Kaikōura Marine Management Bill passes third reading
Hon Dr Nick Smith
Minister of Conservation
31 July 2014 Media Statement
Marine Management Bill passes third reading
Conservation Minister Dr Nick Smith has welcomed Parliament’s passage of the Kaikōura (Te Tai o Marokura) Marine Management Bill today.
“Kaikōura is internationally recognised as a biodiversity hotspot and for its successful marine tourism and abundant fishing. This Bill creates the largest and deepest marine reserve adjacent to the North and South Islands, New Zealand’s first whale sanctuary and first seal sanctuary. It also establishes five new customary fishing areas and more sustainable recreational fishing regulations,” Dr Smith says.
“These measures will benefit Kaikōura’s rich marine life which includes whales, dolphins, seals, albatross, rock lobster, shellfish and finfish. It will also help to sustain Kaikōura’s tourism industry, which is worth $134 million a year.
“The passage of this Kaikōura Marine Management Bill has only been possible by agreement with Opposition parties. A compromise to amend the Bill to provide for a ten-year rather than a 25-year review of these unique marine protection measures has enabled the Bill to be passed now and to come into effect. I have worked on these proposals with Kaikōura MP Colin King for a decade and it is a tribute to his work that this Bill is passing on his last day in Parliament.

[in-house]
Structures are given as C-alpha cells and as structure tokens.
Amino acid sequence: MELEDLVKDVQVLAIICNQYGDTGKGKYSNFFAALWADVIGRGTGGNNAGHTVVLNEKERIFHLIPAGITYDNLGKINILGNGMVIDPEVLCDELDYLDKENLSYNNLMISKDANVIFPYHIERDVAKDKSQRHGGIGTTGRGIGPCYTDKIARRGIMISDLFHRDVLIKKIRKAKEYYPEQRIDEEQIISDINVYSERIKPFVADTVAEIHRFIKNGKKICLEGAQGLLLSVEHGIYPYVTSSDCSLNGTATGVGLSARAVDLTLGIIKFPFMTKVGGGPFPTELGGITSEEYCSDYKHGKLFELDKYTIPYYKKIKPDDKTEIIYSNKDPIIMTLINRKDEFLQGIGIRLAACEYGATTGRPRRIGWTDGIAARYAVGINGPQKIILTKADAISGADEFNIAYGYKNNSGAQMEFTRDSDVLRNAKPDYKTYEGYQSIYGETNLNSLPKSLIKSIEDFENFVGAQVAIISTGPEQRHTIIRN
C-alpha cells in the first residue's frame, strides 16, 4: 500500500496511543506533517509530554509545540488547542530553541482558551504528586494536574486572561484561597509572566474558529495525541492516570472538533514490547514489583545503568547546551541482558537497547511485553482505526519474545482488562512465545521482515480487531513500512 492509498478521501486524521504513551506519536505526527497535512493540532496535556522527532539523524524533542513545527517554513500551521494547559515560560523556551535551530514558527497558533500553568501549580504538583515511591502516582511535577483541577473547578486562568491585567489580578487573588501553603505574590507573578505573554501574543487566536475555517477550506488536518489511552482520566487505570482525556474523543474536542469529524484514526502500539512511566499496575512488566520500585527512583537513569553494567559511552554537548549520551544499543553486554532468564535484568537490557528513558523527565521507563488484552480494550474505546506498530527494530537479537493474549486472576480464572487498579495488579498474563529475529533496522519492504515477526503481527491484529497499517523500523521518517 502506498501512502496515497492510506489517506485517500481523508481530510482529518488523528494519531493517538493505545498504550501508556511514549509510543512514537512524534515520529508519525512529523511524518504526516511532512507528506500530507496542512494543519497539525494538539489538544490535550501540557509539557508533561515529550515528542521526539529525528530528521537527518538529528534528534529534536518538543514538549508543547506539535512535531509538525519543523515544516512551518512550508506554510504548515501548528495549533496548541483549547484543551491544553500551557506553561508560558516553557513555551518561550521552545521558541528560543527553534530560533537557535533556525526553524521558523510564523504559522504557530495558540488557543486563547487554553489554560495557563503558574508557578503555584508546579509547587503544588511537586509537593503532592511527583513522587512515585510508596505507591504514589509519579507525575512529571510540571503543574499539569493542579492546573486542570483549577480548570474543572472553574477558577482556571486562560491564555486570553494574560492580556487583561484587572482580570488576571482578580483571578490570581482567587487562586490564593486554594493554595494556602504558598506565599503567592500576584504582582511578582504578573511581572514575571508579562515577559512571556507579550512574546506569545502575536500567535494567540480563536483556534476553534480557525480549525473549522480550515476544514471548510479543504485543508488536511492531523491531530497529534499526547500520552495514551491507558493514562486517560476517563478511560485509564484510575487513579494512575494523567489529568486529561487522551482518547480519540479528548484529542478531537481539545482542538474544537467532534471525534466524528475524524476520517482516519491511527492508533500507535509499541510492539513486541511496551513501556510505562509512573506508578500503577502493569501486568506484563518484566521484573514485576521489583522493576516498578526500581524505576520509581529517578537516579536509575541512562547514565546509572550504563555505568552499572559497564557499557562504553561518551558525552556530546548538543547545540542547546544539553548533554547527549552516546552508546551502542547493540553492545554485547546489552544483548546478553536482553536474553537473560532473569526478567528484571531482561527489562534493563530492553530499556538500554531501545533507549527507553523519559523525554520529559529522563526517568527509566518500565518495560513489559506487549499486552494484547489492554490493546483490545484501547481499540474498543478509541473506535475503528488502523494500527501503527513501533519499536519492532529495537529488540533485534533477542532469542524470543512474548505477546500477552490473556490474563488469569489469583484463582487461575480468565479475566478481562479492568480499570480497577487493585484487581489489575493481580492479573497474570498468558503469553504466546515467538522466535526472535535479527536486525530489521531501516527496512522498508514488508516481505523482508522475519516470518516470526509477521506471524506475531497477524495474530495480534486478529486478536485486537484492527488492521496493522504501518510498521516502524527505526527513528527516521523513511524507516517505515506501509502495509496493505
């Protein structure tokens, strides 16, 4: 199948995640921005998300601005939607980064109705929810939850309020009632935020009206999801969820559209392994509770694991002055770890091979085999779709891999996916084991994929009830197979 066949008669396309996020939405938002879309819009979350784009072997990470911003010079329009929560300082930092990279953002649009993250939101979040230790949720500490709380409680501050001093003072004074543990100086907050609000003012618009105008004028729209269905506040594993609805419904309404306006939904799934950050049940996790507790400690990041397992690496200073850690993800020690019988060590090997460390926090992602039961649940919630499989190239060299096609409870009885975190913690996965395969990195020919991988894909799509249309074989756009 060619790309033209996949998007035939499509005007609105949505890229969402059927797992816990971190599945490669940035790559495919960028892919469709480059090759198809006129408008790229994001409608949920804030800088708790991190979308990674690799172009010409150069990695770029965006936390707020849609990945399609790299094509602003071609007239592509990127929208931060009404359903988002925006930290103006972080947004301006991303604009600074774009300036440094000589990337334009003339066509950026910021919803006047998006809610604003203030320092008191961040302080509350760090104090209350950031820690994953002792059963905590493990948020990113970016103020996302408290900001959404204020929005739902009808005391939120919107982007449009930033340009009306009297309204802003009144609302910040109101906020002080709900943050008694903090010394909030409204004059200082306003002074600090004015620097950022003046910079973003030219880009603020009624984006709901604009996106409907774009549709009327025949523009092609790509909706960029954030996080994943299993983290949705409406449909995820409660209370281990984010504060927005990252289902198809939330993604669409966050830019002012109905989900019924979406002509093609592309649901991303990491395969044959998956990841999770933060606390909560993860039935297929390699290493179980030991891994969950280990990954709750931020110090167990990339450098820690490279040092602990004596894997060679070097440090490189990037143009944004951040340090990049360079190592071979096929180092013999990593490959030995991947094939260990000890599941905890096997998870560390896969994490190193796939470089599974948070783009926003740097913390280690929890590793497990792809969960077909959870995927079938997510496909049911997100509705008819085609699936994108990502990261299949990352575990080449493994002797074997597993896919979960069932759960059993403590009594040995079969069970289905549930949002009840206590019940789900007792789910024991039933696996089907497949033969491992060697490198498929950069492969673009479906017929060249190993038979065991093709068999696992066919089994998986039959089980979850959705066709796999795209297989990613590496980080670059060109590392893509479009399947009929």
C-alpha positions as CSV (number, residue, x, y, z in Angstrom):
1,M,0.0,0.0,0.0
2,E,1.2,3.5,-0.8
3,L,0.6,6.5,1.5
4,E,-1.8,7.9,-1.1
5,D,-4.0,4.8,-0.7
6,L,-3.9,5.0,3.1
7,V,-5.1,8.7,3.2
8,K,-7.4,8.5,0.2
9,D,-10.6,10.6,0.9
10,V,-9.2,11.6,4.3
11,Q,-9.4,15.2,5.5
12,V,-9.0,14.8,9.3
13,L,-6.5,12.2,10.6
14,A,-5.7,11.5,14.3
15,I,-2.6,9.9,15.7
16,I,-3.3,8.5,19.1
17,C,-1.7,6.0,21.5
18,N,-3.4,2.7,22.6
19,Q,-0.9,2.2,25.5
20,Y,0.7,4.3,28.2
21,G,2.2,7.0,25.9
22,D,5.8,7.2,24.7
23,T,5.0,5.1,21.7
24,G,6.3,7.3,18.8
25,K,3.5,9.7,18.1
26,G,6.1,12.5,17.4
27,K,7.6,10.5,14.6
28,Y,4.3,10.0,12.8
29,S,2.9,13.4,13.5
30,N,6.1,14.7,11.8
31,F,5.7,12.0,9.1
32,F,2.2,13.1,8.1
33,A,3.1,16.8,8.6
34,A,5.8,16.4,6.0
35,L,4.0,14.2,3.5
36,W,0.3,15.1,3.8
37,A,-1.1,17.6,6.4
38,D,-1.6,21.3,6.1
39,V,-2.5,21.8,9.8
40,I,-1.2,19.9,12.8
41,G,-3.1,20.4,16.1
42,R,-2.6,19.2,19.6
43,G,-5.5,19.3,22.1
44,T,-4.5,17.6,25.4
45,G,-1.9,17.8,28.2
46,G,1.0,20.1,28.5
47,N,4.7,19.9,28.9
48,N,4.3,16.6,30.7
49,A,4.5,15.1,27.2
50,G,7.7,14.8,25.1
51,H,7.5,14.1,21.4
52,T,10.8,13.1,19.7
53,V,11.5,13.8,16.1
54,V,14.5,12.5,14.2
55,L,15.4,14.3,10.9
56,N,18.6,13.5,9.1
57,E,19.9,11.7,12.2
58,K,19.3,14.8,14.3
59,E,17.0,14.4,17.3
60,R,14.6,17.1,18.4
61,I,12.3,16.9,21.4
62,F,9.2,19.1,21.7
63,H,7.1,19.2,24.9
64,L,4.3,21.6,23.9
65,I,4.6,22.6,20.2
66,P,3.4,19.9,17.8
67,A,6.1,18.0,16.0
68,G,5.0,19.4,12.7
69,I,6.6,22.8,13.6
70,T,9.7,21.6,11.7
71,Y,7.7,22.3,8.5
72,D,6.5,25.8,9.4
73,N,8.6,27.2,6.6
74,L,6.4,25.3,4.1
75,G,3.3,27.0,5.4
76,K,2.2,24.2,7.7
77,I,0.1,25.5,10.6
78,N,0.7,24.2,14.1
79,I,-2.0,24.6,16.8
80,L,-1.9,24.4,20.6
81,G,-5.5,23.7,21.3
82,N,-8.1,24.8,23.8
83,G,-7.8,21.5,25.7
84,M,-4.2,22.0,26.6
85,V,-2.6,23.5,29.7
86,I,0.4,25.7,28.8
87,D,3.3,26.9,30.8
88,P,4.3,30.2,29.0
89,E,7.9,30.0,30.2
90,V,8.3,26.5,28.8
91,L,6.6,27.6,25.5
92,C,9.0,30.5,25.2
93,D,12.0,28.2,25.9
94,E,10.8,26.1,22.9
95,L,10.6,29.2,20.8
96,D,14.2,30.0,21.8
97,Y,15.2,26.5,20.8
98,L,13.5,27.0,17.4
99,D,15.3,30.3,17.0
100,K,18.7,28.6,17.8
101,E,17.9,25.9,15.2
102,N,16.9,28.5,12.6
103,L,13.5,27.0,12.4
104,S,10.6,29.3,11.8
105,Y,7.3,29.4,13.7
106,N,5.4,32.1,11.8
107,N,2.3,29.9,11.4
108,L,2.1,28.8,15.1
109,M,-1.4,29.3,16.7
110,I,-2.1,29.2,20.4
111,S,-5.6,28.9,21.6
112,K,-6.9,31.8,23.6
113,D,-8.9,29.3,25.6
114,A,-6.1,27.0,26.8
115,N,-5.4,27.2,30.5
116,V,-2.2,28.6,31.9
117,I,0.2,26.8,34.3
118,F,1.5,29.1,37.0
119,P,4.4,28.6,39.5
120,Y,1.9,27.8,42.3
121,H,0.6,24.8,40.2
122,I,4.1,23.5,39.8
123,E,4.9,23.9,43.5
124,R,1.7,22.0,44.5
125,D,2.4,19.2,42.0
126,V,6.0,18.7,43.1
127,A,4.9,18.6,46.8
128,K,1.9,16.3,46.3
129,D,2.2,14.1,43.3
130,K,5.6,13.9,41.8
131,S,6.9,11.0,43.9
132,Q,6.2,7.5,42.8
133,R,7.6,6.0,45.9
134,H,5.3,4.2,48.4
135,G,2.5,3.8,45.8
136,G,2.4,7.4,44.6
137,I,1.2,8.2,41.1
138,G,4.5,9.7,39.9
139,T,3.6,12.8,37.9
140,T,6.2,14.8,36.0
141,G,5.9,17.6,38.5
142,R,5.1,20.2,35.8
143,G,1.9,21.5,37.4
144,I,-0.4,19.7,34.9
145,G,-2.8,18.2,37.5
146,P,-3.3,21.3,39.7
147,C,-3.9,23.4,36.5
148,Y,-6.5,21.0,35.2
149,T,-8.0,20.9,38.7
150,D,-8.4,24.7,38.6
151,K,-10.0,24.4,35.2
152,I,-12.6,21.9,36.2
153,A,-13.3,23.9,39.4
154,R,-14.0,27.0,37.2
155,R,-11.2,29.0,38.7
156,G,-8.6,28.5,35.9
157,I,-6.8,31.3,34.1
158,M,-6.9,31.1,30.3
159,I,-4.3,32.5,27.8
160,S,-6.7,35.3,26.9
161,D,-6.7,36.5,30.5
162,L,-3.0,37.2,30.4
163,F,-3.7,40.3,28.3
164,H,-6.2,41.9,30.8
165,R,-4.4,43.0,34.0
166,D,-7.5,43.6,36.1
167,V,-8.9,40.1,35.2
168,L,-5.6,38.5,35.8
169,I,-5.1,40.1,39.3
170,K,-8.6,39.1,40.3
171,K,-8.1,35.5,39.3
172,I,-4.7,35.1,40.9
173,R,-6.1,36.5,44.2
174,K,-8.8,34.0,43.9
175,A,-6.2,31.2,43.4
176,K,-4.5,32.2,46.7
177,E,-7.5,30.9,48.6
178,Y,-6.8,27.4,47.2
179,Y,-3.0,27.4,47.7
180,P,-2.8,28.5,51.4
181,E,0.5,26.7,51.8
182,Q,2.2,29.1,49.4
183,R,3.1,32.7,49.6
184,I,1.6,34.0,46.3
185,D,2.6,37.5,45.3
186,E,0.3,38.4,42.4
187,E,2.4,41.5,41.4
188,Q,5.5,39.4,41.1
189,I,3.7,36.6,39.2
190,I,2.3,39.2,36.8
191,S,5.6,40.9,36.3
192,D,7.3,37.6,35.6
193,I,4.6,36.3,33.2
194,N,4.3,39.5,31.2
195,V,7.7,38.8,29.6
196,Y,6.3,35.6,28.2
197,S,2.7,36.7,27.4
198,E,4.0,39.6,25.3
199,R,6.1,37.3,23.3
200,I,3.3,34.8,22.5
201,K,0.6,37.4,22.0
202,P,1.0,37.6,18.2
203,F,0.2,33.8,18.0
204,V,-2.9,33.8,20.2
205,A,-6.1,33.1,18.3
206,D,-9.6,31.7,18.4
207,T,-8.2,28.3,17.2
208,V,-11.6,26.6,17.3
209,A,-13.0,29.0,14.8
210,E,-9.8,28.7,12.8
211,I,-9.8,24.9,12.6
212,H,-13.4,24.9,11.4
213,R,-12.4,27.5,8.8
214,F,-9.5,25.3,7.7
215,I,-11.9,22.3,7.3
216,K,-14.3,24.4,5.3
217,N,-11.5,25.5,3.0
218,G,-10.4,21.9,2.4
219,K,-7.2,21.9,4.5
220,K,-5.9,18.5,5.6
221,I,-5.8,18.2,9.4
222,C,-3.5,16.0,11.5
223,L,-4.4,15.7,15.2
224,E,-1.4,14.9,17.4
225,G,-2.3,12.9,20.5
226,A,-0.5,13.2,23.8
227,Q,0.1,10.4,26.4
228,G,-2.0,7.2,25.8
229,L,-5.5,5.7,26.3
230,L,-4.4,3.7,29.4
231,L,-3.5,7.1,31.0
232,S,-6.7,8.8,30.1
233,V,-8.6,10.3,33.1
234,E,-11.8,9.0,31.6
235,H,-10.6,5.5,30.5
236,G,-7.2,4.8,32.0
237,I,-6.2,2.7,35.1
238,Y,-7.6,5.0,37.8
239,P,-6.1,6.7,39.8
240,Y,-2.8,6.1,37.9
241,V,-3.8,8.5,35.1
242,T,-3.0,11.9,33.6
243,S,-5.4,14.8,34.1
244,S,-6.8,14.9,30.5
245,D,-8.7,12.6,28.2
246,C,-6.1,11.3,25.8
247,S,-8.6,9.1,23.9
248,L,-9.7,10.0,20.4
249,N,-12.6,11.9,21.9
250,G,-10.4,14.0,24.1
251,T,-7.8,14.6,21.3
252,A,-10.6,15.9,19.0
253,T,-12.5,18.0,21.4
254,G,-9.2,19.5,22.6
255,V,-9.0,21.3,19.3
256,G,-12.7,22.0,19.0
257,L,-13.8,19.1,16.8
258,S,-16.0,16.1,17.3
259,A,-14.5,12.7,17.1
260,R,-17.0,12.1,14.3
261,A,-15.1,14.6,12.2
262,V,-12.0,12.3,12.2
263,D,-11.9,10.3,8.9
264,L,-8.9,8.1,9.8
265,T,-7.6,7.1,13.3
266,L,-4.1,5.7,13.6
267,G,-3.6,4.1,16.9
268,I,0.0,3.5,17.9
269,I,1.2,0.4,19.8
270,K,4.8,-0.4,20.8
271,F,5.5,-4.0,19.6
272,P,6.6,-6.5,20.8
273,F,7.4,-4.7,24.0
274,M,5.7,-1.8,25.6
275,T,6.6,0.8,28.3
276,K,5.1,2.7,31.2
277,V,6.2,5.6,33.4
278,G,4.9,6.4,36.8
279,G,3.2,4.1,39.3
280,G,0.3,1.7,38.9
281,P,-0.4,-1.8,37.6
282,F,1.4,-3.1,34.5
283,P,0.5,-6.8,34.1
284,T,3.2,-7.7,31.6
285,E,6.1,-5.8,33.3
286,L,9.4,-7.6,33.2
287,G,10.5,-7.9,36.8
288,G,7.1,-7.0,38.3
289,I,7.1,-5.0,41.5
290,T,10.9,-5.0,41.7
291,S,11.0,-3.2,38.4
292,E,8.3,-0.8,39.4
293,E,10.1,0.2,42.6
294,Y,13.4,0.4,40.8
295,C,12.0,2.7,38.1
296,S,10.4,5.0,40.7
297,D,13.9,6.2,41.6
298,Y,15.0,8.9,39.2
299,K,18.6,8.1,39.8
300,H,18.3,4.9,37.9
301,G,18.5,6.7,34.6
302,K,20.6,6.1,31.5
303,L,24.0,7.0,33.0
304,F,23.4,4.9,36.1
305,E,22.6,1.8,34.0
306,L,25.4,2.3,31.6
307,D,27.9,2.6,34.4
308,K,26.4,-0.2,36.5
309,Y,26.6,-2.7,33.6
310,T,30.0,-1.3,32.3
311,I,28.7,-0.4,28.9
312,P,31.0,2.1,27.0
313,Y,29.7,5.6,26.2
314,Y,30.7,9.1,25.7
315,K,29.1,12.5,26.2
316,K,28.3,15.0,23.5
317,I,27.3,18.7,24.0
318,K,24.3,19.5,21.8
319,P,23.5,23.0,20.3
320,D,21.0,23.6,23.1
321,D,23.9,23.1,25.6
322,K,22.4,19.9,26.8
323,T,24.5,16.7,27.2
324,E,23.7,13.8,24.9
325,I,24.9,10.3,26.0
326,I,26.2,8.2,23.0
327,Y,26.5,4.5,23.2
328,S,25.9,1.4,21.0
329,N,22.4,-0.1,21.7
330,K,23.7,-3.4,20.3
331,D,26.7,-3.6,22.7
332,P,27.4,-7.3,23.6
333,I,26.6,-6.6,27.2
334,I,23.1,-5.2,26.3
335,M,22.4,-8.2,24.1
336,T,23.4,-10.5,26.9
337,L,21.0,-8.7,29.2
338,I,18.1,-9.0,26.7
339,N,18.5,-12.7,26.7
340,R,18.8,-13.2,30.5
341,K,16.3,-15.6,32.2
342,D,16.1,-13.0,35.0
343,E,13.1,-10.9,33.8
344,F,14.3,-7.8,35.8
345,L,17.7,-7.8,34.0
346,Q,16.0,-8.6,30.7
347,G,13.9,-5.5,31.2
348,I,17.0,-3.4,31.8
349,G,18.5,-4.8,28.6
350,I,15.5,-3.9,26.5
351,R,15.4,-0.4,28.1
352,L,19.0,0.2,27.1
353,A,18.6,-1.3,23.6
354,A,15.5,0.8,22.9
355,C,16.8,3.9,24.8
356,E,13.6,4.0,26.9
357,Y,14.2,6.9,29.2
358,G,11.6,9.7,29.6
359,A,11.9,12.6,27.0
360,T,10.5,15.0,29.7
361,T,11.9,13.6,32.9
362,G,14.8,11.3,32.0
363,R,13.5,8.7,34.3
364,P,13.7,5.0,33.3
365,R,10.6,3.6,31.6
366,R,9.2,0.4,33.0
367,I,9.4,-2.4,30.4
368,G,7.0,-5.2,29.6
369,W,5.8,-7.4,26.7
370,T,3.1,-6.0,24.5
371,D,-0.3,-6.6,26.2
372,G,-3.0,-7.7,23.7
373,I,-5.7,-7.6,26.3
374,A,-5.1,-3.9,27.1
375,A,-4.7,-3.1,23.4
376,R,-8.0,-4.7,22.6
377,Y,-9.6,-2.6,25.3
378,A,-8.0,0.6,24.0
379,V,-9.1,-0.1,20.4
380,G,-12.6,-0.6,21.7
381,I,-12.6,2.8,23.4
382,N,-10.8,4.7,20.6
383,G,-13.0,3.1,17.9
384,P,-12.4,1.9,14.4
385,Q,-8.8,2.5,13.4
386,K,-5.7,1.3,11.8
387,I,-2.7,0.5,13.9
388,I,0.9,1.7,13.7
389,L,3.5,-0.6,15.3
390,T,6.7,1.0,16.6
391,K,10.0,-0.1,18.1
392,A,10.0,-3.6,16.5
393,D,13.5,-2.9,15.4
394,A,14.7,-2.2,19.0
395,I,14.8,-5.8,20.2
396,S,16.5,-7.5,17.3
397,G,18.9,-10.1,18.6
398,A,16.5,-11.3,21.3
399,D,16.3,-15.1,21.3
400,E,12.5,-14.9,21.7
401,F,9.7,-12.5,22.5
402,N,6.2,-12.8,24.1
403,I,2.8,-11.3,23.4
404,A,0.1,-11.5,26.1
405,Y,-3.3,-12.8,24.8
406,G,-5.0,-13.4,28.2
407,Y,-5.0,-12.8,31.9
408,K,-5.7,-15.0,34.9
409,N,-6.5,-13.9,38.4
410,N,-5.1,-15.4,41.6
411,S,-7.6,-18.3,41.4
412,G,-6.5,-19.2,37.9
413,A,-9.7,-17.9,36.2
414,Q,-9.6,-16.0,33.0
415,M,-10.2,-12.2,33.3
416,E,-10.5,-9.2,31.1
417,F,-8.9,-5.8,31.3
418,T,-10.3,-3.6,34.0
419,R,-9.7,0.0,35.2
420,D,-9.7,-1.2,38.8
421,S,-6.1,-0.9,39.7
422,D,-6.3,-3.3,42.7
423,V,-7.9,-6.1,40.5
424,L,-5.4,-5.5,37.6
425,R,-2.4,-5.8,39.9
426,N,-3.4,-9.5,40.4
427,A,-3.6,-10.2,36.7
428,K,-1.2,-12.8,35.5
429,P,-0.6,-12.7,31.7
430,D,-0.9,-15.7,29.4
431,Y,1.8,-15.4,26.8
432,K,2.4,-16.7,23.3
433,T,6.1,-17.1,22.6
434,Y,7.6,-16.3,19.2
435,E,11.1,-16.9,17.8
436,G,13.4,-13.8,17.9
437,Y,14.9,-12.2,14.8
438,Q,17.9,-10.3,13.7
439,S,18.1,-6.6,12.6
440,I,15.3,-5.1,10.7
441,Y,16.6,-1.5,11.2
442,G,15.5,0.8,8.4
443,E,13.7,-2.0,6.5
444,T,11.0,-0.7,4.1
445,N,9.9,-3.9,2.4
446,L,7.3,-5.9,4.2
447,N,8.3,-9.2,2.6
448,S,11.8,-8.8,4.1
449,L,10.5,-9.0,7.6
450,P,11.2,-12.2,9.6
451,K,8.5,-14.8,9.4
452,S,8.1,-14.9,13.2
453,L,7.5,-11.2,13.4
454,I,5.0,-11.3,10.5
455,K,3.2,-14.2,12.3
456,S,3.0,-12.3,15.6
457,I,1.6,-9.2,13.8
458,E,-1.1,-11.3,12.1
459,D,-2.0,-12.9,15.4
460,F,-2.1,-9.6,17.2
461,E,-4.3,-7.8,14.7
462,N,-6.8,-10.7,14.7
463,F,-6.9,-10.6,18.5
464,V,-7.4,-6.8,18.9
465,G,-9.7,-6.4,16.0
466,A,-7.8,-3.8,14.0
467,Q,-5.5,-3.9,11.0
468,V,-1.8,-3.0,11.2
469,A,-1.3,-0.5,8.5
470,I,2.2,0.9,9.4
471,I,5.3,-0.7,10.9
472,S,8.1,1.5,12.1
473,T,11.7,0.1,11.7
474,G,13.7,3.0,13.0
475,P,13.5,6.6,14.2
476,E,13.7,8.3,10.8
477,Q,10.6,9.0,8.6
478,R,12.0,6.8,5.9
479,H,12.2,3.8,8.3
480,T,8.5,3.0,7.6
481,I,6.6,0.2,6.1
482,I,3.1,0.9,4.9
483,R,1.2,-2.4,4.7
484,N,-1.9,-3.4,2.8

“I also want to acknowledge the collective effort made by the group of Kaikōura representatives including iwi, recreational, commercial and charter fishers, and boating and conservation groups that has led to the development of this package of fisheries and conservation tools. The debate over marine protection for this area was very divisive and had been going for more than 20 years. It is a tribute to the collaborative Te Korowai process that agreement was reached.
“All New Zealanders and political parties should take pride in the unanimous passing of this significant marine conservation Bill on the last day of our fiftieth Parliament. It shows that at community and national level, conservationists, commercial interests and iwi can work together to make real gains on difficult issues like marine conservation,” Dr Smith concluded.